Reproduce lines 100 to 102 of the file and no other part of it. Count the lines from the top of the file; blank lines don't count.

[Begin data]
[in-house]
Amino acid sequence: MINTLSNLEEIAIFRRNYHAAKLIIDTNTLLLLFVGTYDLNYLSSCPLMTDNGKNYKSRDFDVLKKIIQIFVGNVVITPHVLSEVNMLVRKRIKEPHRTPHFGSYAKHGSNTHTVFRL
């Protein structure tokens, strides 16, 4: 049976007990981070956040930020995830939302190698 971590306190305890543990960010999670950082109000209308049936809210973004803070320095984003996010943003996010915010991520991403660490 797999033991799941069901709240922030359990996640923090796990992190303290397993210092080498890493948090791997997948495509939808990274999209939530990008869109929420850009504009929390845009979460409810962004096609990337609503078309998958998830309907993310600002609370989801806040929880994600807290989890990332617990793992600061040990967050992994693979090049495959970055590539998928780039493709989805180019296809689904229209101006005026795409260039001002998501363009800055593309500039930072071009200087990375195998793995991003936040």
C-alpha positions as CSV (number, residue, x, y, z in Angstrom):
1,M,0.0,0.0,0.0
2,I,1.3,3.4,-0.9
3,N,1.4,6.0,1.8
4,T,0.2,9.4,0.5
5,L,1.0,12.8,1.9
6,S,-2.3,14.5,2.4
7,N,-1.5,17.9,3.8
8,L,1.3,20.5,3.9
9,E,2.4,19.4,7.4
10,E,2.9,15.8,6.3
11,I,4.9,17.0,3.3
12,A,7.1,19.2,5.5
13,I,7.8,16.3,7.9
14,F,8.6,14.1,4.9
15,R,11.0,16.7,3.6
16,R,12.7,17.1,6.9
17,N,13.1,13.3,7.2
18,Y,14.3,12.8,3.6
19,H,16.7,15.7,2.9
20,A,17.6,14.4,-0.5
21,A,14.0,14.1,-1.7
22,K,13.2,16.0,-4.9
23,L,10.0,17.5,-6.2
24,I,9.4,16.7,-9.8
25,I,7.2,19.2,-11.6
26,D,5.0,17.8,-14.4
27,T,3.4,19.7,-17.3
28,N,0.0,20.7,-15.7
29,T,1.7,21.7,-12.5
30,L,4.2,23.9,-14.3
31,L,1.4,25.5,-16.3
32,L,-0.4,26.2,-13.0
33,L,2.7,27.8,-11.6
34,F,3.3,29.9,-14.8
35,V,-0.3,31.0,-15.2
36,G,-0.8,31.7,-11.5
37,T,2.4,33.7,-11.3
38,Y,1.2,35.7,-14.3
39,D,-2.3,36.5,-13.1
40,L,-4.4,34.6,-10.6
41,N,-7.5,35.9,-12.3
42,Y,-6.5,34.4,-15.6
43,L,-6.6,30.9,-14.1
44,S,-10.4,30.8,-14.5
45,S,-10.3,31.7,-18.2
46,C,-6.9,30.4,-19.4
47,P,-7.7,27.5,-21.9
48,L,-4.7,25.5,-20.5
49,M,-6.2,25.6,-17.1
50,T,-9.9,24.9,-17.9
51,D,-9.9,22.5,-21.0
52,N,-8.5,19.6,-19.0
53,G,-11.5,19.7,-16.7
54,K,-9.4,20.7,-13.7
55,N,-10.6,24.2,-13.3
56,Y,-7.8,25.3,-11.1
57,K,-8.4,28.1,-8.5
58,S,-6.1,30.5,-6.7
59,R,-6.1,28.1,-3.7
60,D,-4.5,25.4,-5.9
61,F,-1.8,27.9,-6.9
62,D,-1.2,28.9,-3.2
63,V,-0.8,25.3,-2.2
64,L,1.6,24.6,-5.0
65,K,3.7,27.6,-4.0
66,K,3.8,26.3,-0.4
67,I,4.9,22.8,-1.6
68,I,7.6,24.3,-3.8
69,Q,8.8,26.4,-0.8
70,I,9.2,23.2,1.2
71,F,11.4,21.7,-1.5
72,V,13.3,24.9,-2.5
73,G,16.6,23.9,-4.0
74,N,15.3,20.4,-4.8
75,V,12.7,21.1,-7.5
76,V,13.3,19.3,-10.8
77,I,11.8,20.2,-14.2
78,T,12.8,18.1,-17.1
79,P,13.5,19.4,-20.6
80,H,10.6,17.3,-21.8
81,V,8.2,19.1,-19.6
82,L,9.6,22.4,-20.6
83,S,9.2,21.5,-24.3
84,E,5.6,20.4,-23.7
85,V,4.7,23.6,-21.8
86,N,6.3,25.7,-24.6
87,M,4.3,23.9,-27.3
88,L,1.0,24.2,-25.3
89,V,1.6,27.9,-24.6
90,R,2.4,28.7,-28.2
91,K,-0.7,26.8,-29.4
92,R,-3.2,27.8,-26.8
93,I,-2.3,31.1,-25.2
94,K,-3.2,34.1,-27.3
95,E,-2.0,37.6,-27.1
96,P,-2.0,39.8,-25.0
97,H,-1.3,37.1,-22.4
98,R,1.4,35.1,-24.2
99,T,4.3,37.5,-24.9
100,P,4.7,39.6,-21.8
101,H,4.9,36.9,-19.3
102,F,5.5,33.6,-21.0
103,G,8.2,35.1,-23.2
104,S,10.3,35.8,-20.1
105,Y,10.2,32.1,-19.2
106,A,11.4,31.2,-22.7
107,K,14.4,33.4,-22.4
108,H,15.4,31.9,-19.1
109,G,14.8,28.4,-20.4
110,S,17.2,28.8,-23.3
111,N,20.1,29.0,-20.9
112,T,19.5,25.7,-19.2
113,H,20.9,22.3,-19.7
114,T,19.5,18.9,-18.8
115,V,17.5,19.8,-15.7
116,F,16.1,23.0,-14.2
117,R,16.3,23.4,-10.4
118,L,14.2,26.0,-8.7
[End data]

96,P,-2.0,39.8,-25.0
97,H,-1.3,37.1,-22.4
98,R,1.4,35.1,-24.2